Trump’s top Middle East negotiator urges Palestinians back to table


WASHINGTON (JTA) — Jason Greenblatt, President Donald Trump’s top Middle East peace negotiator, said efforts to achieve Israeli-Palestinian peace were still underway and urged the Palestinians to return to the table.

Greenblatt delivered his appeals twice this week, once at a key policy conference in Israel and then at a special meeting of a funding committee for the Palestinians.

“The United States is as committed as ever to reaching an agreement that guarantees a peaceful prosperous future for both Israelis and Palestinians, that’s why this administration continues to work on developing a peace plan that can bring both parties to the table,” Greenblatt said in an address to the annual conference of Israel’s Institute for National Strategic Studies. The conference draws security officials from Israel, the Palestinian areas, the United States and other countries.

“It is easy to walk away from the table,” he said, “but that helps no one and reduces or perhaps even eliminates the chances of achieving a comprehensive peace agreement, and that would be terrible for the Palestinian people.”

Trump last week suggested he might abandon his bid to advance peace should the Palestinians not return to talks.

The Palestinians have snubbed the Trump administration’s bid to restart the peace talks since Dec. 5, when Trump recognized Jerusalem as Israel’s capital.

Greenblatt said the recognition of Jerusalem was not an attempt to determine a final status outcome, as the Palestinians have charged.

“When President Trump made his historic decision to recognize Jerusalem as Israel’s capital, he was not rewriting history, he was recognizing a historic reality,” he said. “The president was absolutely clear that the United States has not prejudged any final status issues, including the specific boundaries of Israeli sovereignty in Jerusalem.”

Greenblatt also made the appeal at a meeting in Brussels of the Ad Hoc Liaison Committee, a grouping of countries and entities committed to advancing the Middle East peace process.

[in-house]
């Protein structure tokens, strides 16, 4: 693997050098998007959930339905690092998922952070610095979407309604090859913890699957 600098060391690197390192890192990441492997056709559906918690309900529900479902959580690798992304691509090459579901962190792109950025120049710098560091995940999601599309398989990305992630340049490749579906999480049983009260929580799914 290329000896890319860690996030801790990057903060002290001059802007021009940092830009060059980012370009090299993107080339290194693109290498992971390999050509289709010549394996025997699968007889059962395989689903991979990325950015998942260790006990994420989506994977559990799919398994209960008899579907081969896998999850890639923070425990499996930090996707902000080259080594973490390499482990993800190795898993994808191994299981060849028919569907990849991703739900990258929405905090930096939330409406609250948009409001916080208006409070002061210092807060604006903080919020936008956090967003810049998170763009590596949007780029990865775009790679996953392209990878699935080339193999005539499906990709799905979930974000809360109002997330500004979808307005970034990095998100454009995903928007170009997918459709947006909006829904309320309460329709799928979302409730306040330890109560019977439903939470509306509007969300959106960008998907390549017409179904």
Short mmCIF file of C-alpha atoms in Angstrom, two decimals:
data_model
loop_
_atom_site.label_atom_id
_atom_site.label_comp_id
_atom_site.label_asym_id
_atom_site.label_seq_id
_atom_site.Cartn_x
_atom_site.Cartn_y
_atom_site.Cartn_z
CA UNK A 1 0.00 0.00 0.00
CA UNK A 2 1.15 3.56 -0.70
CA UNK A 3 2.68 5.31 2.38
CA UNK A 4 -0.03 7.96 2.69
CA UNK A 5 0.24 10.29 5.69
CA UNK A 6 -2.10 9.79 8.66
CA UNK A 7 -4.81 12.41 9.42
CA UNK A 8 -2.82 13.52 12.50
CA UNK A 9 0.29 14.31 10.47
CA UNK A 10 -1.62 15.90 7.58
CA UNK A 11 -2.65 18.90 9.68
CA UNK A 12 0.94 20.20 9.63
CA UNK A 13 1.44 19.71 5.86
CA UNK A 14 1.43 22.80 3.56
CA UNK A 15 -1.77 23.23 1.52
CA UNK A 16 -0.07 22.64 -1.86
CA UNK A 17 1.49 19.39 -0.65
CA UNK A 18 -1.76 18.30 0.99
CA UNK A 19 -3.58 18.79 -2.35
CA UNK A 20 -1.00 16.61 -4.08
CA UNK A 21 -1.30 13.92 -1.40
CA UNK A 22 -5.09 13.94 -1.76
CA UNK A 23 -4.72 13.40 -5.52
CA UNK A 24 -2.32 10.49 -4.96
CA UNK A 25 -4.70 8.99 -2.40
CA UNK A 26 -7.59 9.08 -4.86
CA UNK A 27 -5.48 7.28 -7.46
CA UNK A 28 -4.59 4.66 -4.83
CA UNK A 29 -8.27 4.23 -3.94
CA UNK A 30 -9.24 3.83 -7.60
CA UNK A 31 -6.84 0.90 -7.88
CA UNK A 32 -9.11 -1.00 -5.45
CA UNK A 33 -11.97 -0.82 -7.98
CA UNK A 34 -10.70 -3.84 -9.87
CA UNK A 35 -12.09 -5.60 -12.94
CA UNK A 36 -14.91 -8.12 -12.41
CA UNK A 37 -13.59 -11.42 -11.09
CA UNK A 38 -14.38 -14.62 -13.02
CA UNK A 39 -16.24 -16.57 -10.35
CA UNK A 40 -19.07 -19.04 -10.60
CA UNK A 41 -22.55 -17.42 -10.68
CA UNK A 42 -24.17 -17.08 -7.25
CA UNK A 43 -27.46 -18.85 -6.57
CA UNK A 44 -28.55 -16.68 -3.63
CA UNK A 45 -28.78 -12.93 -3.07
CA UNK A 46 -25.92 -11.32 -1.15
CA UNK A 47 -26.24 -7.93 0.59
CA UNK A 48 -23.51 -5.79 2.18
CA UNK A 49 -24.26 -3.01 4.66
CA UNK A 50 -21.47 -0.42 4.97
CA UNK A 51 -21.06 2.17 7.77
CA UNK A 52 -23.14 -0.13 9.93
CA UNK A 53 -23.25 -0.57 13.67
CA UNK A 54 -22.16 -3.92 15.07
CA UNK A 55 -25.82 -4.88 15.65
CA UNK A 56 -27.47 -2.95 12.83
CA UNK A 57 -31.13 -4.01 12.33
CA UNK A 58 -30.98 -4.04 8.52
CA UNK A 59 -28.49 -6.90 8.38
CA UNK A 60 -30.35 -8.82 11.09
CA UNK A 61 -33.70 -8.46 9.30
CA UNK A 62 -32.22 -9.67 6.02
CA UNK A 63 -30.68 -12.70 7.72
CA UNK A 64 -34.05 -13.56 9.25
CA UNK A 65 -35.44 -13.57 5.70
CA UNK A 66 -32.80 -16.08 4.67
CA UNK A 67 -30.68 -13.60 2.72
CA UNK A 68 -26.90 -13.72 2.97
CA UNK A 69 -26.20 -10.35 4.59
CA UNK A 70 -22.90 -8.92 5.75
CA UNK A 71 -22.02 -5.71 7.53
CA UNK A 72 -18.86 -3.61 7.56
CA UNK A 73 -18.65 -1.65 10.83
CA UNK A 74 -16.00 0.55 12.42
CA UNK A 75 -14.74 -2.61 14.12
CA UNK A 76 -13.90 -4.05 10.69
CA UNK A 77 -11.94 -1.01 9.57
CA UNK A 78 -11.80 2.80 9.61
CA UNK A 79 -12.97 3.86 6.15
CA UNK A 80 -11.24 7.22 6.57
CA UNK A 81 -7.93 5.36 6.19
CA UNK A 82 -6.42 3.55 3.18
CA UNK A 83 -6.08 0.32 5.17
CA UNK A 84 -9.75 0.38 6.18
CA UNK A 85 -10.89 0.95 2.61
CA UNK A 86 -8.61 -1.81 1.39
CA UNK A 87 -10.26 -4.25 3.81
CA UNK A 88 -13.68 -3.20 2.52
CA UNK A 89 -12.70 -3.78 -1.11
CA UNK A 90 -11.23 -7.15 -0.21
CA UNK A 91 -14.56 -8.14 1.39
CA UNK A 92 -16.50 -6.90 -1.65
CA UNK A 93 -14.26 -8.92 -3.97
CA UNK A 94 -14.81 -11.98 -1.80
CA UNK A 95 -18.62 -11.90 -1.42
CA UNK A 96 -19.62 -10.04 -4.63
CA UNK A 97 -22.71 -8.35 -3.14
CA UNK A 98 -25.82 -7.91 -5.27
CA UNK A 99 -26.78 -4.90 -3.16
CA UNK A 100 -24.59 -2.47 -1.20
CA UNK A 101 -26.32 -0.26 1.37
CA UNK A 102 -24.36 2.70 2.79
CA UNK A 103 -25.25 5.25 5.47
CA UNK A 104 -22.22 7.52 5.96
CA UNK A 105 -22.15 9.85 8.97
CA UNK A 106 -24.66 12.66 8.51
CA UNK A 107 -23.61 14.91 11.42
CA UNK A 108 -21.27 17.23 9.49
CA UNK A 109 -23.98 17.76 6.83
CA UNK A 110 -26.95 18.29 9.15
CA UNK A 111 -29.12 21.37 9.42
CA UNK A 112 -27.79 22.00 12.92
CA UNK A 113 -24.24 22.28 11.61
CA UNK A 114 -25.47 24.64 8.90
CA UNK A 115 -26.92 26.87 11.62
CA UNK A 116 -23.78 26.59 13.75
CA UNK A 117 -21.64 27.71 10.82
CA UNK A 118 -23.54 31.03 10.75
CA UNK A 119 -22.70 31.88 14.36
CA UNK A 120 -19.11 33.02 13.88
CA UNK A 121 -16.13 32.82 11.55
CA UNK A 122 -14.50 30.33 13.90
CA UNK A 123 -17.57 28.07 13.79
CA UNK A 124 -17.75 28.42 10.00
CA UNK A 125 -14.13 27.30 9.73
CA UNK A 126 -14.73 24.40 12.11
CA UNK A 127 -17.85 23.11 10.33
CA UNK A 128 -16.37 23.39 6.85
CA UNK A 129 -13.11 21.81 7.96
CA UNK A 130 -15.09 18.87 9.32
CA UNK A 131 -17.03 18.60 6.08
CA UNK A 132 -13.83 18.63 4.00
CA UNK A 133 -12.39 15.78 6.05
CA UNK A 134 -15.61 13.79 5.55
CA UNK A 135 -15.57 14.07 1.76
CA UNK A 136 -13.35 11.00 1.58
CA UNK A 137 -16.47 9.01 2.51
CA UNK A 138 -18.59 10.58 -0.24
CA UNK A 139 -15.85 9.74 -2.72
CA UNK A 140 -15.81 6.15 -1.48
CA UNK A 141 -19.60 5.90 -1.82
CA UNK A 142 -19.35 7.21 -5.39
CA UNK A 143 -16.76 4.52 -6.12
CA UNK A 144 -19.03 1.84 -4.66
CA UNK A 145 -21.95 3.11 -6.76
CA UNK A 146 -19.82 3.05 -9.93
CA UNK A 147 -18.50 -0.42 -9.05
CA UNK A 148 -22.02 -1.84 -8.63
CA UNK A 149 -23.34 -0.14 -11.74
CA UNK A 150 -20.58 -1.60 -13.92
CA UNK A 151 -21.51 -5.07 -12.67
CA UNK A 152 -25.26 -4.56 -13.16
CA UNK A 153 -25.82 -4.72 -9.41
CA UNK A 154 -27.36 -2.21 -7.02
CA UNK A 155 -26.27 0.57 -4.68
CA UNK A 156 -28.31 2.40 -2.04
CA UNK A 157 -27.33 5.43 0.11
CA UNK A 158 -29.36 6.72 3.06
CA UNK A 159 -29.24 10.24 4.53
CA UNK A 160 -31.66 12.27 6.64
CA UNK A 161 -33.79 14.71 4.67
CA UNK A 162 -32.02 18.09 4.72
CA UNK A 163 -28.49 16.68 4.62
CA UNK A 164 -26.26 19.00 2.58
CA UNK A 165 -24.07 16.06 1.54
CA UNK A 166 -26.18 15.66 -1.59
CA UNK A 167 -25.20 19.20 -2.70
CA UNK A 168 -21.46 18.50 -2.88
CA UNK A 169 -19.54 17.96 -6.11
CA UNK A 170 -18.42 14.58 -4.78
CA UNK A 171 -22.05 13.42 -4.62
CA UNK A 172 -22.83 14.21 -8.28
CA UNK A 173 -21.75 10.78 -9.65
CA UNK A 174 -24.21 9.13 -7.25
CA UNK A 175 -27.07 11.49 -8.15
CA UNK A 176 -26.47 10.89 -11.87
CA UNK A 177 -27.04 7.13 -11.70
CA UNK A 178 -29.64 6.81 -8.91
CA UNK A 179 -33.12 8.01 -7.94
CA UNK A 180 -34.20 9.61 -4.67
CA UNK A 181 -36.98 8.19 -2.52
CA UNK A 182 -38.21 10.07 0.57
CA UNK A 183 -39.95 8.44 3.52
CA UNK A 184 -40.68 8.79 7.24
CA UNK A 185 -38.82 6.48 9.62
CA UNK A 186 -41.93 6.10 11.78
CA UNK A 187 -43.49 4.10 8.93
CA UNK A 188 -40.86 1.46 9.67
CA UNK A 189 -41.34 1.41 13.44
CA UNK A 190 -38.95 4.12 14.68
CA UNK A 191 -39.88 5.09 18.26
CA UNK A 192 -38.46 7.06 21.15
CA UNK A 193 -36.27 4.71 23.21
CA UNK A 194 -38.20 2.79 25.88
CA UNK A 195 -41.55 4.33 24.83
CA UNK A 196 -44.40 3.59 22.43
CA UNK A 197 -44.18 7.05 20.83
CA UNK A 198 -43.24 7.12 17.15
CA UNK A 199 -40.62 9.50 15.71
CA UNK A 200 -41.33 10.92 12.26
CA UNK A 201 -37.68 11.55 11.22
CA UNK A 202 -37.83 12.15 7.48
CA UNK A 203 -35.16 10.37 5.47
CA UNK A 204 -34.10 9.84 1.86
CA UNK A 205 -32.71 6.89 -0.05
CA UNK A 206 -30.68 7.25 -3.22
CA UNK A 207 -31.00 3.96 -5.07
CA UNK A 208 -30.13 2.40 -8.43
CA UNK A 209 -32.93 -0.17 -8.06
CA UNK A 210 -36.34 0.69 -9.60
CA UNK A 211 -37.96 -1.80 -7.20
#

Greenblatt last year asked the committee to serve as a forum to improve the humanitarian situation in the Gaza Strip, where the Hamas terrorist group is in control. He said on Wednesday there has been little progress, and laid much of the blame on Hamas.

“We need to do more to improve the humanitarian situation in Gaza, the central focus of today’s discussion,” he said. “President Trump truly wants to help. The people of Gaza continue to suffer under the authoritarian rule of Hamas, which has consistently prevented the development of major electricity and water projects in Gaza by refusing to pay the Palestinian Authority for the services it already provides.”

Greenblatt rejected claims that the Trump administration was frustrating development because of Trump’s threat to cut funding to the Palestinians because of their lack of cooperation in peace talks.

“The United States has been the single largest donor to the Palestinians in history,” he said. “As such, no one should be lecturing us about our financial assistance.”

Among those hand present at the Brussels meeting was the Palestinian Authority’s prime minister, Rami Hamdallah, marking the first time a Palestinian official has worked with U.S. officials since Trump’s Jerusalem announcement. Greenblatt thanked Hamdallah for attending, although it did not constitute a re-entry of the Palestinians into consultations about a peace plan.

“I am particularly pleased to see you Prime Minister Hamdallah – I hope as a sign of the Palestinian Authority’s continued commitment to the process which we have undertaken together,” he said.

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